It turned out that the fast-growing market for solar water heating systems in India required more installers who could fulfil its particular requirements than had been available. Bearing this in mind, the International Copper Promotion Council of India (ICPCI) organised its first training programme for installers in Pune in the last week of March 2011. The 24 trainees expressed their satisfaction with the 6-day course and offered manufacturers their first installations just a few weeks later.
Photo: Jaideep Malaviya
Training took place at the Industrial Training Institute (ITI) in Pune in Maharashtra State, Western India. Because more than 90 % of India's residential solar water heaters are installed in urban areas (source: UNDP GSWH study), the principal city of Pune is a key market of the solar thermal sector in India. Using an entrance test, 24 out of 49 plumbers qualified for the training course.
The aim was to provide practical knowledge to the trainees on how to install solar water heating systems if being self-employed. After training, these plumbers were though to offer their services to manufacturers in a new fashion: traditionally, producers have had their own installers or sub-contractors.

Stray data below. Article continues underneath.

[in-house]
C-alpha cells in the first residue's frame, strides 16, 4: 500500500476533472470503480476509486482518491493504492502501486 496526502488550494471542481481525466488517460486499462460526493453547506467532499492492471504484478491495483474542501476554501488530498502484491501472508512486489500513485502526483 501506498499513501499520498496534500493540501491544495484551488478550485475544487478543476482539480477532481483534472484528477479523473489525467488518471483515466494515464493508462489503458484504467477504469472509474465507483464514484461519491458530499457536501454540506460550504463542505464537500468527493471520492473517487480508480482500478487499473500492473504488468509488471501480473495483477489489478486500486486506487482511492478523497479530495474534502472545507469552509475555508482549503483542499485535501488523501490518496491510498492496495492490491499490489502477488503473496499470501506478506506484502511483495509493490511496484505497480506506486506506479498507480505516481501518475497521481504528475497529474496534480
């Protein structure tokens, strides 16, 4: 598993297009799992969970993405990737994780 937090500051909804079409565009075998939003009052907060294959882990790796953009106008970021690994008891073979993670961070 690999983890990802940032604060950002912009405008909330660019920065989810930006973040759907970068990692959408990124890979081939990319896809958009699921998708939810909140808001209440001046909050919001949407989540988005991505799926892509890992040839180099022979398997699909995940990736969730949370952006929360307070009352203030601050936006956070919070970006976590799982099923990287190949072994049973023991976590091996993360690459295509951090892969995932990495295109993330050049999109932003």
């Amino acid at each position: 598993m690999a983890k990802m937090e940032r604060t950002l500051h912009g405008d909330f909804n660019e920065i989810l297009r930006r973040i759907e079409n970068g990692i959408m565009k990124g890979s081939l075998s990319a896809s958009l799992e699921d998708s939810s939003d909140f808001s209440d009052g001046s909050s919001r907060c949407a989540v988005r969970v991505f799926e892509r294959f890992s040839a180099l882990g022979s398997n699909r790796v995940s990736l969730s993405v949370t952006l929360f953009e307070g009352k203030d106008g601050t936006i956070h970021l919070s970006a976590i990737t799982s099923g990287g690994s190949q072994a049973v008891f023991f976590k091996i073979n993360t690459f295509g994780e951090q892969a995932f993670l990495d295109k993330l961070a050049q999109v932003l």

A total of 18 manufacturers make Maharashtra state an important centre of the national solar thermal industry. All major producers welcomed the idea of these trainings, and contributed to them by delivering lectures and offering participants hands-on-training at their installation sites - which has become an added advantage. The unique course mix consisted of 20% time for theoretical sessions and 80% field training. The 3 sites made available included a commercial installation on the roof of a hostel, a residential close-loop thermosiphon system, and a large-scale forced-circulation system on top of a multi-storey flat block. The field training covered both flat plate, as well as vacuum tube systems. One of the major highlights of these visits was the possibility to study correct piping layouts, as they are crucial to ensure smooth hot water flow. Other important points concerned the selection of suitable sites on rooftops in heavy populated areas to avoid shading.
A written examination completed the course, which enabled ICPCI to evaluate the effectiveness of the programme. All of the 24 trainees fared very well in the exam. In addition, their feedback was overwhelming. They came to the conclusion that self-employment would actually give them enough opportunities in exploring business ties with various manufacturers rather than being confined to only one of them. They also expressed their satisfaction with the elaborations on installation complexity on high-rise buildings given as part of the course.
Several weeks after the training, the plumbers were already setting up their first installations. To gauge the programme's success, ICPCI will extend the training to the large cities of Bengaluru and New Delhi, the other major solar thermal markets. All in all, ICPCI aims at training 500 plumbers during the current year.
This text was written by Jaideep Malaviya, an expert in solar thermal based in India (firstname.lastname@example.org)